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[Discuss] Its not possible to make things easier for users

On 01/14/2013 08:47 PM, Derek Martin wrote:
> On Mon, Jan 14, 2013 at 06:21:59PM -0500, Rich Pieri wrote:
>> On Mon, 14 Jan 2013 17:39:10 -0500
>> Shirley M?rquez D?lcey <mark at> wrote:
>>> The catch is that this may cause a severe performance drop in an
>>> engine designed for high octane fuel, not the mere 10HP that
>>> somebody alluded to.
>> That was me, and it shouldn't be more than about 10HP at the high end
>> under normal circumstances.
>> ANYWAY. Joe Consumer doesn't give a damn about any of this. He just
>> wants to push a button, fill the tank, and go.
> Yes, but this kind of speaks to Mark's points (regarding things being
> complicated and Joe Consumer not knowing what he doesn't know).  Your
> assertions quite differ from everything I personally have read on the
> subject (which is a fair number of articles at this point) and even if
> you ARE right, my owner's manual states quite clearly that running on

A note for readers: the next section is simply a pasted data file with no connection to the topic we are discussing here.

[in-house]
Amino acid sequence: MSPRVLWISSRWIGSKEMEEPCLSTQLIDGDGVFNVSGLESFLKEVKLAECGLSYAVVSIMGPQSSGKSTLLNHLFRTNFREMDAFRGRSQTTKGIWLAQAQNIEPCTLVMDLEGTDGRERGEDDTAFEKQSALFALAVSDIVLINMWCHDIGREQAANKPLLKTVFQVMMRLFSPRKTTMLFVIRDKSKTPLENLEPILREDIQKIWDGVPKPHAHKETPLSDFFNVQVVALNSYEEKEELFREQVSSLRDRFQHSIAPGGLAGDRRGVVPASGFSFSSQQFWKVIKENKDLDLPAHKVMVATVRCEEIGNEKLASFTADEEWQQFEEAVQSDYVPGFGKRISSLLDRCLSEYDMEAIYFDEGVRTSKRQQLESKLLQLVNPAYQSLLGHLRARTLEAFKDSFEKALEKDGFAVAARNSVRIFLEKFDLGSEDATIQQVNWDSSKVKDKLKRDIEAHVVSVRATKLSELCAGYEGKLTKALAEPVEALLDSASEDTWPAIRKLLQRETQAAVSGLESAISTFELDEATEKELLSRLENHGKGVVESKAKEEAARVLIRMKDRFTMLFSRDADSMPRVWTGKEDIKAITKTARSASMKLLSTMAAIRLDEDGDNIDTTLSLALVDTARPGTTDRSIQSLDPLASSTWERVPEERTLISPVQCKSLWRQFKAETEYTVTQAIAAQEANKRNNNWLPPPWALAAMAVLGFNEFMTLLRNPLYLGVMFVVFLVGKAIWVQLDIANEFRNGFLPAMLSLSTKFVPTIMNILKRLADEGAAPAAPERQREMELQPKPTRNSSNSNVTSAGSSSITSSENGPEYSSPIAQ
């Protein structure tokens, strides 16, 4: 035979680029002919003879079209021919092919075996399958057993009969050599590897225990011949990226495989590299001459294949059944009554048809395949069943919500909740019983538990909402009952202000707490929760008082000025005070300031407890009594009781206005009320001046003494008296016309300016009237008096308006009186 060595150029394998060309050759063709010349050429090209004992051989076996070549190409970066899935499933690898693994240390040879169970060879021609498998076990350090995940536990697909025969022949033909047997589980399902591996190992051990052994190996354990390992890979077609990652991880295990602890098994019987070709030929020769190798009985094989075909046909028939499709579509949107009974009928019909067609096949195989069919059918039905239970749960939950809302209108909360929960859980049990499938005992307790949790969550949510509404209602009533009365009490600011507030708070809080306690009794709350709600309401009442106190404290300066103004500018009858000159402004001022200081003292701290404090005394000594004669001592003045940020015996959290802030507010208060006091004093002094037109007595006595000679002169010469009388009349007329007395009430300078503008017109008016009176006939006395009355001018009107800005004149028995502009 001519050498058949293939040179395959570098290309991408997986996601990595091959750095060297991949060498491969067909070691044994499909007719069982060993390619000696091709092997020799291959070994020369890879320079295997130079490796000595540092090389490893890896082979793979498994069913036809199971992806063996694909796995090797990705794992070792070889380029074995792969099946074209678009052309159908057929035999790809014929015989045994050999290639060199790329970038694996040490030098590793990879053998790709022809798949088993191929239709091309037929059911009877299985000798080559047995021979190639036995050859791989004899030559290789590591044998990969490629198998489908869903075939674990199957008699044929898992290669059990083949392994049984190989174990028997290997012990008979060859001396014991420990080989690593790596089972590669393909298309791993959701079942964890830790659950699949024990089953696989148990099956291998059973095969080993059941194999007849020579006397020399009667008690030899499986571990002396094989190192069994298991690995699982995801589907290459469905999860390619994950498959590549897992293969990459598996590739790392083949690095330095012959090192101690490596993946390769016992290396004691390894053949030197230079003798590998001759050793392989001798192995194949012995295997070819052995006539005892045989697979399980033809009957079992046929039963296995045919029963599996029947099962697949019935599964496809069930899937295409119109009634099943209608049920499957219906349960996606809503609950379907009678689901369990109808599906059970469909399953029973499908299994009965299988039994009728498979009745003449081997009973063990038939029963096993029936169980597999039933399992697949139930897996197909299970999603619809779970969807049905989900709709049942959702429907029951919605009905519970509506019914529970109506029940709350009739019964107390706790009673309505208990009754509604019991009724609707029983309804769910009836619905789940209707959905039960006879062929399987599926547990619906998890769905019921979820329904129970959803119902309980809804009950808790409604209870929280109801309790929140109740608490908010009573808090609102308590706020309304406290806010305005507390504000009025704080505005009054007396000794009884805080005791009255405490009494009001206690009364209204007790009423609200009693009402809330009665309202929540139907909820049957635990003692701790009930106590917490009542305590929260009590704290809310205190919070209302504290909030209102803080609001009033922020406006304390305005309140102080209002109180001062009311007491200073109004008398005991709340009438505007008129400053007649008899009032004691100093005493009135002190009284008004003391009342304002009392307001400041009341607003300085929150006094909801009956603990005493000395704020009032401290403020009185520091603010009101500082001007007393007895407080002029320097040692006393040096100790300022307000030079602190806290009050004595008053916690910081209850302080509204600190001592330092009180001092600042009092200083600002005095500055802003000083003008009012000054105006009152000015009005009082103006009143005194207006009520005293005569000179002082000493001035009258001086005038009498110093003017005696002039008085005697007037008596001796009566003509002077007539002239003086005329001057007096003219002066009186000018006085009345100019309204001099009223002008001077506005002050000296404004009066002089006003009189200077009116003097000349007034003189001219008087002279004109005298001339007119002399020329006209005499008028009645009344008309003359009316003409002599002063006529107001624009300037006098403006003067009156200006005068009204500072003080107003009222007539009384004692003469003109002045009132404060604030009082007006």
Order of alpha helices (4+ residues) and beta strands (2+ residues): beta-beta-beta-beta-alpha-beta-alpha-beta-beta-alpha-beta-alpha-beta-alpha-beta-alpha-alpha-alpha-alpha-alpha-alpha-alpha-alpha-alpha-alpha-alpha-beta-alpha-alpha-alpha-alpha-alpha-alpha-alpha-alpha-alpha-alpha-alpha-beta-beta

> low octane gas will damage the engine, and the catalytic converter,
> and void my warranty.  I'll choose to believe the folks who'll make me
> pay hand over fist to repair my car for doing what they expressly told
> me not to...

Well, there is a lot of science in modern cars. The retardation of the 
ignition timing could allow unburned gas to reach the catalytic 
converter.  This could cause some damage. Sure.
> I'm not about to trust that YOU know what you don't know, since it's
> nearly impossible to know that something you think you know is
> wrong.  I (fortunately) lack the empirical experience to KNOW whether
> you're right, and acquiring that experience is not worth the expense
> of doing so, should you turn out to be wrong.   Sources of information
> are plentiful; sources of CORRECT information are few, and even those
> may be open to interpretation.
> Why does this matter to this discussion?  In part, it's because most
> people aren't interested in reading their owner's manual, and as a
> result are more likely to listen to, say, trusted friends who may or
> may not have any idea what they're talking about.  Worse yet, they'll
> listen to people they recognize on the internet...  But either way,
> they got their info from someone whom at some point they decided they
> trust; so when they come to you, the well-informed support person,
> they're not in a hurry to believe you, if what you're telling them
> differs from what they think they know.  I like to call this "who got
> there first" syndrome.
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